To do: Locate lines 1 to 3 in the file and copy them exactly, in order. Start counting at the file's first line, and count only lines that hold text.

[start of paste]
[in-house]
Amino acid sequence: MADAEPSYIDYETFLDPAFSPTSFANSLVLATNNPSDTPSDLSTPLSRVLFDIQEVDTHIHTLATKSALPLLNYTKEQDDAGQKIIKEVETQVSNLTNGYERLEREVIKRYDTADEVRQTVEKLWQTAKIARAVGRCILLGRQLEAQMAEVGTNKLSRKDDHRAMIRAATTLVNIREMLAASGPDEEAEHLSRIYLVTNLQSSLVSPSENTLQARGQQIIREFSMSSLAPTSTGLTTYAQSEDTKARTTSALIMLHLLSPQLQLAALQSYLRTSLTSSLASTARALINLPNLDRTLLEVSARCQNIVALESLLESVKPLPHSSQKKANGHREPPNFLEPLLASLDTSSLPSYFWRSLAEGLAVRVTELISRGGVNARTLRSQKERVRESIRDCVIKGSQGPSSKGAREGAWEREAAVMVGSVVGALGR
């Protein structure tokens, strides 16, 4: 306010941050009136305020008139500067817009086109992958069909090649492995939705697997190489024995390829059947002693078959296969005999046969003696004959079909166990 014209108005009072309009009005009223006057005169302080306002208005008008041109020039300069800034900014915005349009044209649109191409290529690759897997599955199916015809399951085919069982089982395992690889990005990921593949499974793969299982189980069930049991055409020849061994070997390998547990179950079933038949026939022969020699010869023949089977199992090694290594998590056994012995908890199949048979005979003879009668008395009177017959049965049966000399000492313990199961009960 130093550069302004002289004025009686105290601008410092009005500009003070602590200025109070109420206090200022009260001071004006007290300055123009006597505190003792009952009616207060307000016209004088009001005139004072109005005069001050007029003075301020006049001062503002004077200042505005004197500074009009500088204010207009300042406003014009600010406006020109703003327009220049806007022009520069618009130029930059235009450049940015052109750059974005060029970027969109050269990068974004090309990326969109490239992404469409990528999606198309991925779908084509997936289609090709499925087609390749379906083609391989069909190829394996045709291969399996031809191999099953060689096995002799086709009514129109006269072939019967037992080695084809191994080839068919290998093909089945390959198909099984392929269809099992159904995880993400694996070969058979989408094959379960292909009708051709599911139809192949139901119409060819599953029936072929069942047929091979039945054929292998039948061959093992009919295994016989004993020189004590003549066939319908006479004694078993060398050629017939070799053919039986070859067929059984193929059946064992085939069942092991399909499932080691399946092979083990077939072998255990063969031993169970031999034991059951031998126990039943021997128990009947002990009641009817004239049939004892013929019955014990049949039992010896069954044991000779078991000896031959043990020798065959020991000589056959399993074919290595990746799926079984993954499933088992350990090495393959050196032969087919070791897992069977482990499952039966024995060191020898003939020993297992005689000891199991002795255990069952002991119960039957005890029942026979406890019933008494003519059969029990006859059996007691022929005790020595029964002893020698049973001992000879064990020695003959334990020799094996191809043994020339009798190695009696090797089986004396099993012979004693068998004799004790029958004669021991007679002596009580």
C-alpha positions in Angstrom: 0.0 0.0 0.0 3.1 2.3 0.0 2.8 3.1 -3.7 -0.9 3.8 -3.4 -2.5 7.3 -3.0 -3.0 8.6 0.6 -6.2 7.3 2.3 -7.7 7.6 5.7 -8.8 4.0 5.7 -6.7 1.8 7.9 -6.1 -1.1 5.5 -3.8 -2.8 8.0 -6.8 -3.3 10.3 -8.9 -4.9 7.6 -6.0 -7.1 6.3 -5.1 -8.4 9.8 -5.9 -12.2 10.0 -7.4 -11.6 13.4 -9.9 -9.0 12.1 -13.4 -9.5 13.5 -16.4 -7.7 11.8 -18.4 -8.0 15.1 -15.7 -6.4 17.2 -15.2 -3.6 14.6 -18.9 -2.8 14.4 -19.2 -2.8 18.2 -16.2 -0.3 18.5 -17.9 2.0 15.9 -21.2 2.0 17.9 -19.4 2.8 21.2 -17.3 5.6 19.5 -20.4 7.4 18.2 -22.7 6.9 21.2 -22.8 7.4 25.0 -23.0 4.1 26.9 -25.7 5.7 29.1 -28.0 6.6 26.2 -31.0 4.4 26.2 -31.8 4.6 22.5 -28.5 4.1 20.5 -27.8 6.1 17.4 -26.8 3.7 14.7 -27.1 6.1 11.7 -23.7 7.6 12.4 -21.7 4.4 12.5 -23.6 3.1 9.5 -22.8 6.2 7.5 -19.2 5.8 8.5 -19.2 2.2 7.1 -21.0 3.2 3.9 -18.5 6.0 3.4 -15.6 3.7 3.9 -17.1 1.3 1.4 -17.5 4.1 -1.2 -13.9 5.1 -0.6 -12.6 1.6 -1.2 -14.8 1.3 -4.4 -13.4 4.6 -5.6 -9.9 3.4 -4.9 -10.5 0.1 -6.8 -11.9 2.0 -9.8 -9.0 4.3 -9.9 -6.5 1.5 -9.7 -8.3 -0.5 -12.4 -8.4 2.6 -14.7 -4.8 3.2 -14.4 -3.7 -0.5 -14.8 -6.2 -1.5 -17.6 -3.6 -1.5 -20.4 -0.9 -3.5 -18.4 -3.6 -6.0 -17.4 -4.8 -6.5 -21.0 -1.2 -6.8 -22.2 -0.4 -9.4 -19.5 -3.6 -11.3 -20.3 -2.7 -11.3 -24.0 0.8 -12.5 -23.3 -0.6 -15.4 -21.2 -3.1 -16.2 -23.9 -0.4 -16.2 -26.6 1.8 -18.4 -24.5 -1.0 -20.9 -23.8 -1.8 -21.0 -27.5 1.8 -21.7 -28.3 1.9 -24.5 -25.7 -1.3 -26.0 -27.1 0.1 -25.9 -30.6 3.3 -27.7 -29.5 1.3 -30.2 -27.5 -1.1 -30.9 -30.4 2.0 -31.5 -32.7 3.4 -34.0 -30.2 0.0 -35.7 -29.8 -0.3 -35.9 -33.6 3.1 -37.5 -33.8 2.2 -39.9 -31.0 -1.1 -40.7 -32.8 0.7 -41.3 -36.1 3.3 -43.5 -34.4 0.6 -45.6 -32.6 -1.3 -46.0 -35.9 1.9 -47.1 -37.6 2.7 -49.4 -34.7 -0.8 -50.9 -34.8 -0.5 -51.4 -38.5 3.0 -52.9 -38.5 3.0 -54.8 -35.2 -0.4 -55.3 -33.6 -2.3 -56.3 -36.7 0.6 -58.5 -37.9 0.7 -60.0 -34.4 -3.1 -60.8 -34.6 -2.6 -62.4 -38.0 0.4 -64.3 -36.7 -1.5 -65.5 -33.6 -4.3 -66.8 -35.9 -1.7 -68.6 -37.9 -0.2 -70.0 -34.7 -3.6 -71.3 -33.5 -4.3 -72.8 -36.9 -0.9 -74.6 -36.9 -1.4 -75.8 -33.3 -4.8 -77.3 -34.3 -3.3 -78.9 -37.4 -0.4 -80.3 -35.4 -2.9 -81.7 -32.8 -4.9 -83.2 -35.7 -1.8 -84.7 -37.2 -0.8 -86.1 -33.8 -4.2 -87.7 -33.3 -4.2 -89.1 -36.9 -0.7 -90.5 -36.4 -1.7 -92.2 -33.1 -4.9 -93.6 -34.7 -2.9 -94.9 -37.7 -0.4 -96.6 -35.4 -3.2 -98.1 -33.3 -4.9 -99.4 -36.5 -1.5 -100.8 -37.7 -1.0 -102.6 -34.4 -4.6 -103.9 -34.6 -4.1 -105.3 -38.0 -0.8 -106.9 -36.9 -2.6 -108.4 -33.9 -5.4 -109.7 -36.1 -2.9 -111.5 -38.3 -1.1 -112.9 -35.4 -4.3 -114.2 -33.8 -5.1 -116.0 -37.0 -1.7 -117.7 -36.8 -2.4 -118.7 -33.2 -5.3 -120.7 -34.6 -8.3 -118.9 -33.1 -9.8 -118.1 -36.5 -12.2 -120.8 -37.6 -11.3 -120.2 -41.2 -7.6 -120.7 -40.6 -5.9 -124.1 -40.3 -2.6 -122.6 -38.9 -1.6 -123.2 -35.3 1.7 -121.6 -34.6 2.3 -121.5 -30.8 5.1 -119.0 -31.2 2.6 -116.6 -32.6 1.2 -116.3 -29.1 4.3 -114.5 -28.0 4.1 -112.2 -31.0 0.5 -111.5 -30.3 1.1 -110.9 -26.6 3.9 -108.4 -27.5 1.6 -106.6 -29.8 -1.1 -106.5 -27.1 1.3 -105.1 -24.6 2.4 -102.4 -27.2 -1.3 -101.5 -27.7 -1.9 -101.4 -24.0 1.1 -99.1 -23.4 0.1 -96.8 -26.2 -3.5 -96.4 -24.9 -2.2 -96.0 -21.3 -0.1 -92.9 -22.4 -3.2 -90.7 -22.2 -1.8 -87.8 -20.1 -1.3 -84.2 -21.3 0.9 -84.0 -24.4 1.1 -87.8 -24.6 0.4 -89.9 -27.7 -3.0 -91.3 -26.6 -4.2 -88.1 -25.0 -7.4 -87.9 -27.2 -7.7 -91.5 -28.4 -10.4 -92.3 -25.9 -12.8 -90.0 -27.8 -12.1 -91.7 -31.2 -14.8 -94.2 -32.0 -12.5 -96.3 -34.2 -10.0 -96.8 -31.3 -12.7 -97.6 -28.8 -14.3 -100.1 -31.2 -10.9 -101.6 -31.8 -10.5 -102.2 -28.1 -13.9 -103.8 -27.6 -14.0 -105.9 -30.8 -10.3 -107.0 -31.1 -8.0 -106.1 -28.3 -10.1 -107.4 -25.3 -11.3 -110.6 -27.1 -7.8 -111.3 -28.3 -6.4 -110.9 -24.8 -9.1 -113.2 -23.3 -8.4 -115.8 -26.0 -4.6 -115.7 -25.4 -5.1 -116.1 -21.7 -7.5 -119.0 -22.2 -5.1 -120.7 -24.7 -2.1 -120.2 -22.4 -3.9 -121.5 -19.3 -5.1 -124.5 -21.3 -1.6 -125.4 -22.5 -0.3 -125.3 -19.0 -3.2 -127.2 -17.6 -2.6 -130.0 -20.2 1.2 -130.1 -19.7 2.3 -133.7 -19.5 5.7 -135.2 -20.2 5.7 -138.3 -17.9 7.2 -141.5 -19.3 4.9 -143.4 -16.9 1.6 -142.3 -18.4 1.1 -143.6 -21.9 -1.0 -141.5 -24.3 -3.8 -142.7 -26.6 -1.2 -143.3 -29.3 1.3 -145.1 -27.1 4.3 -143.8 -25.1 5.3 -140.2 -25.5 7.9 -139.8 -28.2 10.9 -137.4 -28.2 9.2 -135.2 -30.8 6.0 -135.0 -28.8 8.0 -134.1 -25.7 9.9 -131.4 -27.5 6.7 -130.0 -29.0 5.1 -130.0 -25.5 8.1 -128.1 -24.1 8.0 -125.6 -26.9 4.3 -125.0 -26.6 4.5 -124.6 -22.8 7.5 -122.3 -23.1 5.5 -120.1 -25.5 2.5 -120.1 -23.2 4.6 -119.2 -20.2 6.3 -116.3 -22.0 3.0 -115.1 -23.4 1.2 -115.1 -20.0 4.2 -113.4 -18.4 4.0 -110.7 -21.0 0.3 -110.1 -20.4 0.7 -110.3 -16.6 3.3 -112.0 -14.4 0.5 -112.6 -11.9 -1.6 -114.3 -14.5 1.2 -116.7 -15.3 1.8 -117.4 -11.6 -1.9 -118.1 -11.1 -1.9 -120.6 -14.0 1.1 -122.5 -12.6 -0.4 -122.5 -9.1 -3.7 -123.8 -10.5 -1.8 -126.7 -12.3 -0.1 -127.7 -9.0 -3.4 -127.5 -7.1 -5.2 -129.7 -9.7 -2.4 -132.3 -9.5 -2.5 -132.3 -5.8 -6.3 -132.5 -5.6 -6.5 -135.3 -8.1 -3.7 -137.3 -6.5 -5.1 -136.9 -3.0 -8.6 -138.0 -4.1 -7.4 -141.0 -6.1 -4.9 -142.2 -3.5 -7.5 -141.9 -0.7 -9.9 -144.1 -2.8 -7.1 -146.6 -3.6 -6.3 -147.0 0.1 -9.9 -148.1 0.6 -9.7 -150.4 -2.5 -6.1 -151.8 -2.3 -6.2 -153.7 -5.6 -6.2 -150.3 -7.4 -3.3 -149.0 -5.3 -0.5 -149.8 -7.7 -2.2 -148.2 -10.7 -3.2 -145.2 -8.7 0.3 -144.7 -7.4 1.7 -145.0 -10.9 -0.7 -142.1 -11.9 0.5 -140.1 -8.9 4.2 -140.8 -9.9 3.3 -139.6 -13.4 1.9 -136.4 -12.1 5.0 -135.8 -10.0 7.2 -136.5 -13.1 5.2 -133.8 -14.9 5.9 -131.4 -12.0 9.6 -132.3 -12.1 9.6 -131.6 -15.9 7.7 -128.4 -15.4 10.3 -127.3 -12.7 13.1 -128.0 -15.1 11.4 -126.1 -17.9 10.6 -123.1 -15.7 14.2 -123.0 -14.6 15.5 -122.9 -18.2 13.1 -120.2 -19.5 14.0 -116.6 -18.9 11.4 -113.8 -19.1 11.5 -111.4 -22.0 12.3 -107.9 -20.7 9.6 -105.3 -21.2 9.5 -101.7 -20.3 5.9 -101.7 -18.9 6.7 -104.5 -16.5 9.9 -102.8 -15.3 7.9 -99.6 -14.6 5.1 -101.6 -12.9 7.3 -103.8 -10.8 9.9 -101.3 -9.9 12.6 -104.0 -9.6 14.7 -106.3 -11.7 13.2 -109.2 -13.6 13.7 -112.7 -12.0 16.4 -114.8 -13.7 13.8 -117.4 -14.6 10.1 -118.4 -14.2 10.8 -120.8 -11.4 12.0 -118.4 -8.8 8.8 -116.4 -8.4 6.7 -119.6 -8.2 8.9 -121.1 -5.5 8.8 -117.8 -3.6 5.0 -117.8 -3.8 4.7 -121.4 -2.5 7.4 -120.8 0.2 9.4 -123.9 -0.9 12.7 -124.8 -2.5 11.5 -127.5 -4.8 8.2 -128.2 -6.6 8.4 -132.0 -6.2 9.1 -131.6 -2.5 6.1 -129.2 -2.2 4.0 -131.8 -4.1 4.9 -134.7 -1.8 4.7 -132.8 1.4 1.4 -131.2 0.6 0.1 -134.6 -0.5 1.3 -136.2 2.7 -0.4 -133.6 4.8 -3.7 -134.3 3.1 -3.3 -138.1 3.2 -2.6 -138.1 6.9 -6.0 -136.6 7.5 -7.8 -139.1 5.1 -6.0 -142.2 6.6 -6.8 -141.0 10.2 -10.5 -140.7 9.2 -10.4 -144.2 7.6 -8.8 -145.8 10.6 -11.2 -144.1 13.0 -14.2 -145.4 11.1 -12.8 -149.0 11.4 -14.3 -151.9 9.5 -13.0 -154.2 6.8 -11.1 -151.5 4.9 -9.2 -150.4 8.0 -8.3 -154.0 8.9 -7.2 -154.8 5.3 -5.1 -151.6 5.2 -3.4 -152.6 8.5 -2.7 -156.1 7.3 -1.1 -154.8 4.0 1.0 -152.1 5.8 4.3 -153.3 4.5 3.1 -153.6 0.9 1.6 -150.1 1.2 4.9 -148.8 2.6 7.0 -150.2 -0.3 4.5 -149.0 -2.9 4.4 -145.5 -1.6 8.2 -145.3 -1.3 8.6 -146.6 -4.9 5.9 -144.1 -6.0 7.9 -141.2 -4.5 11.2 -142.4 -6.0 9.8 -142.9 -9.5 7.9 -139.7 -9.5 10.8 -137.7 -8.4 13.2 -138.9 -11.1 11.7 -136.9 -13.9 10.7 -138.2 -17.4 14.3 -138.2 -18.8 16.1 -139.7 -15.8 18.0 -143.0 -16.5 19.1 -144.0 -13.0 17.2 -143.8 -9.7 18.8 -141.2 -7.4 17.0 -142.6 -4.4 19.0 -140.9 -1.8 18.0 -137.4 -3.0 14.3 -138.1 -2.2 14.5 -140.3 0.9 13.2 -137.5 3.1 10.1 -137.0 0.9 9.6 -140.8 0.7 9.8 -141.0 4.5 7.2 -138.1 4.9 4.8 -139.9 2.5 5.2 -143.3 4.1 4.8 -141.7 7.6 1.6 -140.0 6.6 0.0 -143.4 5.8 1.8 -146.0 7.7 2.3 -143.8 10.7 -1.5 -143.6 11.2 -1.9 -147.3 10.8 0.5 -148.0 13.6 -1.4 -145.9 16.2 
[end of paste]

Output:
[in-house]
Amino acid sequence: MADAEPSYIDYETFLDPAFSPTSFANSLVLATNNPSDTPSDLSTPLSRVLFDIQEVDTHIHTLATKSALPLLNYTKEQDDAGQKIIKEVETQVSNLTNGYERLEREVIKRYDTADEVRQTVEKLWQTAKIARAVGRCILLGRQLEAQMAEVGTNKLSRKDDHRAMIRAATTLVNIREMLAASGPDEEAEHLSRIYLVTNLQSSLVSPSENTLQARGQQIIREFSMSSLAPTSTGLTTYAQSEDTKARTTSALIMLHLLSPQLQLAALQSYLRTSLTSSLASTARALINLPNLDRTLLEVSARCQNIVALESLLESVKPLPHSSQKKANGHREPPNFLEPLLASLDTSSLPSYFWRSLAEGLAVRVTELISRGGVNARTLRSQKERVRESIRDCVIKGSQGPSSKGAREGAWEREAAVMVGSVVGALGR
């Protein structure tokens, strides 16, 4: 306010941050009136305020008139500067817009086109992958069909090649492995939705697997190489024995390829059947002693078959296969005999046969003696004959079909166990 014209108005009072309009009005009223006057005169302080306002208005008008041109020039300069800034900014915005349009044209649109191409290529690759897997599955199916015809399951085919069982089982395992690889990005990921593949499974793969299982189980069930049991055409020849061994070997390998547990179950079933038949026939022969020699010869023949089977199992090694290594998590056994012995908890199949048979005979003879009668008395009177017959049965049966000399000492313990199961009960 130093550069302004002289004025009686105290601008410092009005500009003070602590200025109070109420206090200022009260001071004006007290300055123009006597505190003792009952009616207060307000016209004088009001005139004072109005005069001050007029003075301020006049001062503002004077200042505005004197500074009009500088204010207009300042406003014009600010406006020109703003327009220049806007022009520069618009130029930059235009450049940015052109750059974005060029970027969109050269990068974004090309990326969109490239992404469409990528999606198309991925779908084509997936289609090709499925087609390749379906083609391989069909190829394996045709291969399996031809191999099953060689096995002799086709009514129109006269072939019967037992080695084809191994080839068919290998093909089945390959198909099984392929269809099992159904995880993400694996070969058979989408094959379960292909009708051709599911139809192949139901119409060819599953029936072929069942047929091979039945054929292998039948061959093992009919295994016989004993020189004590003549066939319908006479004694078993060398050629017939070799053919039986070859067929059984193929059946064992085939069942092991399909499932080691399946092979083990077939072998255990063969031993169970031999034991059951031998126990039943021997128990009947002990009641009817004239049939004892013929019955014990049949039992010896069954044991000779078991000896031959043990020798065959020991000589056959399993074919290595990746799926079984993954499933088992350990090495393959050196032969087919070791897992069977482990499952039966024995060191020898003939020993297992005689000891199991002795255990069952002991119960039957005890029942026979406890019933008494003519059969029990006859059996007691022929005790020595029964002893020698049973001992000879064990020695003959334990020799094996191809043994020339009798190695009696090797089986004396099993012979004693068998004799004790029958004669021991007679002596009580």